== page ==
Backgrounds: Spontaneous micro-aggregation of platelets (SMAP) is frequently observed in stroke patients and is a trigger for the additional development of larger thrombi. We tested the hypothesis that SMAP may predict clinical outcome in acute ischemic stroke patients.
Methods and results: Consecutive acute ischemic stroke patients (n = 358) who were transferred to our hospital within 24 hours after its onset were enrolled. Peripheral venous blood was sampled to measure various parameters when they arrived. SMAP was correlated with plasma brain natriuretic peptide and diastolic blood pressure positively, and with serum albumin and body weight negatively. Multivariable Cox regression analysis showed that only serum albumin was an independent predictor of the SMAP (P = .0023). The proportion of patients who were functionally independent (score 0-2 on the modified Rankin Scales) at discharge was lower in the third tertile of SMAP (higher level) as compared with the first and the second tertiles in ischemic stroke (odds ratio [OR], 5.76; 95 % confidence interval [CI], 3.31-10.05; P < .0001) and atherothrombotic stroke (P = .02 by chi-square test). The lower proportion of patients achieving independence was found in the first tertile of serum albumin (lower level) as compared with the second and third tertiles in ischemic (OR, 4.60; 95% CI, 2.66-7.95; P < .0001), atherothrombotic, and cardioembolic stroke (P = .004 and P < .0001 by chi-square test). On logistic regression analysis, SMAP and serum albumin remained independent predictors of poor outcome in ischemic stroke.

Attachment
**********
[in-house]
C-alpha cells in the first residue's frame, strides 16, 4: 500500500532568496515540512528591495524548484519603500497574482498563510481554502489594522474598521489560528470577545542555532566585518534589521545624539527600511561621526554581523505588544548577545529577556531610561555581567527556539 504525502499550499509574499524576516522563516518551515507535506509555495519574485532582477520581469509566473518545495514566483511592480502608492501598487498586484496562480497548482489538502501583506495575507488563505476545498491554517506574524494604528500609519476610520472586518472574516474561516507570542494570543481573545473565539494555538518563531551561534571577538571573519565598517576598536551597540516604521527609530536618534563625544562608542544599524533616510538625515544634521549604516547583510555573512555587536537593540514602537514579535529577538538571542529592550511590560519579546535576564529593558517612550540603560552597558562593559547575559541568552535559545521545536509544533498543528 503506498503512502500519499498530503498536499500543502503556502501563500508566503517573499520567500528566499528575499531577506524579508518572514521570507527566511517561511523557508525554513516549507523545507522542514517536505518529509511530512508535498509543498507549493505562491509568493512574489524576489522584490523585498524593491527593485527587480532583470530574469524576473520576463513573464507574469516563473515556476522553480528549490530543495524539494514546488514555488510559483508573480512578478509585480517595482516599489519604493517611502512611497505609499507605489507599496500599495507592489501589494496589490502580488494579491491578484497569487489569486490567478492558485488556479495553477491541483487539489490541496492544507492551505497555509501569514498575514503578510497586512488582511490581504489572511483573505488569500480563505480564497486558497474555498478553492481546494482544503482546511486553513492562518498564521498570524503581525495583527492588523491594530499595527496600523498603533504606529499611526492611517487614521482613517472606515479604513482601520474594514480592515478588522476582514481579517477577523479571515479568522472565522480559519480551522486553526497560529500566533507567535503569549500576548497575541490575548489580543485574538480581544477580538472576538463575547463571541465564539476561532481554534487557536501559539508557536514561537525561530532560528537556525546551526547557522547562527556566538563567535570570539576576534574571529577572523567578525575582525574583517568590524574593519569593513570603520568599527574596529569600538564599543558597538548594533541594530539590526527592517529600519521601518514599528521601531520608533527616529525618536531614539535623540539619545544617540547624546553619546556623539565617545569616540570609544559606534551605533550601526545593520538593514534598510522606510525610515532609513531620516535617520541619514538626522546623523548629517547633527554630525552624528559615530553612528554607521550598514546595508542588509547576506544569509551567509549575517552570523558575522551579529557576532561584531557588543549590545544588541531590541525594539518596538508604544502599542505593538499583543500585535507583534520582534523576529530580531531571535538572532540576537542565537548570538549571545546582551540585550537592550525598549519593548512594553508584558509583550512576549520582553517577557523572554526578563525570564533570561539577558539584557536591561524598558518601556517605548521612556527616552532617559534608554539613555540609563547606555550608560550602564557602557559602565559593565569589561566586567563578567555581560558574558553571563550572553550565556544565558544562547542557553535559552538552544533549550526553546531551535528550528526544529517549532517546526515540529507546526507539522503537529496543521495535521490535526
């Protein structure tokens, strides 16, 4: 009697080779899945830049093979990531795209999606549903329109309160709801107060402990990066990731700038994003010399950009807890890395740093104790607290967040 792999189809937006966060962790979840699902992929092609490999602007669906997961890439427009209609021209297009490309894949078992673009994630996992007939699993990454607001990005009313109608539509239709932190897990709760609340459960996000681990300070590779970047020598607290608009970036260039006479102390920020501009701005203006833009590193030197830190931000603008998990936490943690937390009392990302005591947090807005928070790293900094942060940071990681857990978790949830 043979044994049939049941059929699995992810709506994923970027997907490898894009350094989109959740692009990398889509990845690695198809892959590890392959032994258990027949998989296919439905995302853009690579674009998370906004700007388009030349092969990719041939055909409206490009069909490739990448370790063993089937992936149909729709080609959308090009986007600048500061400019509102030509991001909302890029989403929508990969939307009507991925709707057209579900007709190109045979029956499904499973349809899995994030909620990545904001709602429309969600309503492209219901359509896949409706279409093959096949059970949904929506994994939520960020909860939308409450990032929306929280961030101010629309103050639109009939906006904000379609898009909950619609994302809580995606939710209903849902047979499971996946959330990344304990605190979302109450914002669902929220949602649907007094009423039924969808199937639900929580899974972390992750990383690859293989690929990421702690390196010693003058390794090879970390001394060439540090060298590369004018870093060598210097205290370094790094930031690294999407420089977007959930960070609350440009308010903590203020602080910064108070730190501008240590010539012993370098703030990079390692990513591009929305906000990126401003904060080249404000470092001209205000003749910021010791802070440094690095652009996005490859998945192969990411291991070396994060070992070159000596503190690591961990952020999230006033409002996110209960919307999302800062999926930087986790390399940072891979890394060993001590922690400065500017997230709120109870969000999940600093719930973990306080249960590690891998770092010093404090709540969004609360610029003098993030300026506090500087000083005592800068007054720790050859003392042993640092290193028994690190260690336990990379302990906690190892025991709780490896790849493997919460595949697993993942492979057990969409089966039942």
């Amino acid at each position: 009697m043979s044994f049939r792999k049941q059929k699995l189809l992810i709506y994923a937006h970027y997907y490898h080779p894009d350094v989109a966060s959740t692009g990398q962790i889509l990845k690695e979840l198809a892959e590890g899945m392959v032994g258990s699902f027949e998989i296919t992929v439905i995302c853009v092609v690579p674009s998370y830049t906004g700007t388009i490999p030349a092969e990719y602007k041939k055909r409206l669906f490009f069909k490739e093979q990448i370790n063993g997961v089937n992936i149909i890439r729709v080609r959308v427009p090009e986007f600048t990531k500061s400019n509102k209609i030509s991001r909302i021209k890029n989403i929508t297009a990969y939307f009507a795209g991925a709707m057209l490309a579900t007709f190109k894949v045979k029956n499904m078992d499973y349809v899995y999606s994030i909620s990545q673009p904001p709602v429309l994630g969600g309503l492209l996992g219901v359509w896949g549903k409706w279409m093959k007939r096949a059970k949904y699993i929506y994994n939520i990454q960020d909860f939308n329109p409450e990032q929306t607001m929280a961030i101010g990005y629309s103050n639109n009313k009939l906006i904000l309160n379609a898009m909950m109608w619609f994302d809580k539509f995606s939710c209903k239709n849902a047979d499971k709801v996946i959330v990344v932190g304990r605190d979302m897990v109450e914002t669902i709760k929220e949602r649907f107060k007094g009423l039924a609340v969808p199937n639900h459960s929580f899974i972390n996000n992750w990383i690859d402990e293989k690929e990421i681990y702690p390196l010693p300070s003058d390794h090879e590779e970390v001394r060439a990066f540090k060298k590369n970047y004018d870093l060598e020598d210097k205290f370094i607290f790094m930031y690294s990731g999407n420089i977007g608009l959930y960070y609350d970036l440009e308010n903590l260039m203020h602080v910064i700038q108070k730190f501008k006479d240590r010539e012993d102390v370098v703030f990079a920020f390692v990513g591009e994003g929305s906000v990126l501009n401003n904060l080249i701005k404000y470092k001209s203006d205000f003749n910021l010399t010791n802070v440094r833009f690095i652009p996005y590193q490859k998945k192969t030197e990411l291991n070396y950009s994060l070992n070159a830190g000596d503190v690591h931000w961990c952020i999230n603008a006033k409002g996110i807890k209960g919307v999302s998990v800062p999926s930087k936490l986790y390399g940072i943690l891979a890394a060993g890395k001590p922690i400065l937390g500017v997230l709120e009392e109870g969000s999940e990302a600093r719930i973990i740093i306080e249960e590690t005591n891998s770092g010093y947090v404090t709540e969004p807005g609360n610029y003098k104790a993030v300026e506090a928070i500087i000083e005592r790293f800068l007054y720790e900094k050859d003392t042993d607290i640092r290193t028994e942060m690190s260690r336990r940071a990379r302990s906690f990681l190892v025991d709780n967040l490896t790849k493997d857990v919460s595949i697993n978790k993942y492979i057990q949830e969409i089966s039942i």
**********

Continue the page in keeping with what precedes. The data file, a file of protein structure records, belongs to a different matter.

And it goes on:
Conclusions: SMAP within 24 hours after stroke onset is a novel independent predictor of clinical outcome in acute ischemic stroke patients.
Keywords: Spontaneous micro-aggregation of platelets; albumin; modified Rankin Scale; prognosis; stroke.
Copyright © 2018 National Stroke Association. Published by Elsevier Inc. All rights reserved.